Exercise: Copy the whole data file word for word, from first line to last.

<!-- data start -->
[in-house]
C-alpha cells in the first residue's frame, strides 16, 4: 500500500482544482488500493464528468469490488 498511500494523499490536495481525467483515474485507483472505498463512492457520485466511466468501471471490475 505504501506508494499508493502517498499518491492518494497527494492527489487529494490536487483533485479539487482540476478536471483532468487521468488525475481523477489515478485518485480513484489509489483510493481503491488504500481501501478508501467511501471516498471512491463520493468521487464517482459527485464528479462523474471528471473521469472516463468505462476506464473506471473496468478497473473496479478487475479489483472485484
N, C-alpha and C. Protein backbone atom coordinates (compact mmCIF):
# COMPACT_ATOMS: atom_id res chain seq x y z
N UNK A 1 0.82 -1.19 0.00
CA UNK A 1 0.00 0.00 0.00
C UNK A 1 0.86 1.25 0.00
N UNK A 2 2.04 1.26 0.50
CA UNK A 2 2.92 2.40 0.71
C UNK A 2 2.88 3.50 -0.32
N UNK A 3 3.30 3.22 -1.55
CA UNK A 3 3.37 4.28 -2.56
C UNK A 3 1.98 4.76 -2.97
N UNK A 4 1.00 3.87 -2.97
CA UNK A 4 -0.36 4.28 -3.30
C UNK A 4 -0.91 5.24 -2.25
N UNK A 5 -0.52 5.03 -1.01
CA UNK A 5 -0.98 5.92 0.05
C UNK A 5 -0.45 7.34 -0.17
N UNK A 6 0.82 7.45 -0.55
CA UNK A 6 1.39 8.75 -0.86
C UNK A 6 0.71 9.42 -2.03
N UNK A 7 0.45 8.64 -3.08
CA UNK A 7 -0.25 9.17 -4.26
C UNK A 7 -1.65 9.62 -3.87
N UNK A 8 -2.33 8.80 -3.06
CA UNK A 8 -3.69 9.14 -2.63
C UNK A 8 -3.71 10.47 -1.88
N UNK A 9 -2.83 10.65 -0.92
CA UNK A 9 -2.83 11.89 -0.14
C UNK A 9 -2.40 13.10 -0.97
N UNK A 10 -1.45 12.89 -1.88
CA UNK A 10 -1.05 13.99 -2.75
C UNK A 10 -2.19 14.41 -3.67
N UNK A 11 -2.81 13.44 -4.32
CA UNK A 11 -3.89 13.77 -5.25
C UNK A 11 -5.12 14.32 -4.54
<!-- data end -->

[in-house]
C-alpha cells in the first residue's frame, strides 16, 4: 500500500482544482488500493464528468469490488 498511500494523499490536495481525467483515474485507483472505498463512492457520485466511466468501471471490475 505504501506508494499508493502517498499518491492518494497527494492527489487529494490536487483533485479539487482540476478536471483532468487521468488525475481523477489515478485518485480513484489509489483510493481503491488504500481501501478508501467511501471516498471512491463520493468521487464517482459527485464528479462523474471528471473521469472516463468505462476506464473506471473496468478497473473496479478487475479489483472485484
N, C-alpha and C. Protein backbone atom coordinates (compact mmCIF):
# COMPACT_ATOMS: atom_id res chain seq x y z
N UNK A 1 0.82 -1.19 0.00
CA UNK A 1 0.00 0.00 0.00
C UNK A 1 0.86 1.25 0.00
N UNK A 2 2.04 1.26 0.50
CA UNK A 2 2.92 2.40 0.71
C UNK A 2 2.88 3.50 -0.32
N UNK A 3 3.30 3.22 -1.55
CA UNK A 3 3.37 4.28 -2.56
C UNK A 3 1.98 4.76 -2.97
N UNK A 4 1.00 3.87 -2.97
CA UNK A 4 -0.36 4.28 -3.30
C UNK A 4 -0.91 5.24 -2.25
N UNK A 5 -0.52 5.03 -1.01
CA UNK A 5 -0.98 5.92 0.05
C UNK A 5 -0.45 7.34 -0.17
N UNK A 6 0.82 7.45 -0.55
CA UNK A 6 1.39 8.75 -0.86
C UNK A 6 0.71 9.42 -2.03
N UNK A 7 0.45 8.64 -3.08
CA UNK A 7 -0.25 9.17 -4.26
C UNK A 7 -1.65 9.62 -3.87
N UNK A 8 -2.33 8.80 -3.06
CA UNK A 8 -3.69 9.14 -2.63
C UNK A 8 -3.71 10.47 -1.88
N UNK A 9 -2.83 10.65 -0.92
CA UNK A 9 -2.83 11.89 -0.14
C UNK A 9 -2.40 13.10 -0.97
N UNK A 10 -1.45 12.89 -1.88
CA UNK A 10 -1.05 13.99 -2.75
C UNK A 10 -2.19 14.41 -3.67
N UNK A 11 -2.81 13.44 -4.32
CA UNK A 11 -3.89 13.77 -5.25
C UNK A 11 -5.12 14.32 -4.54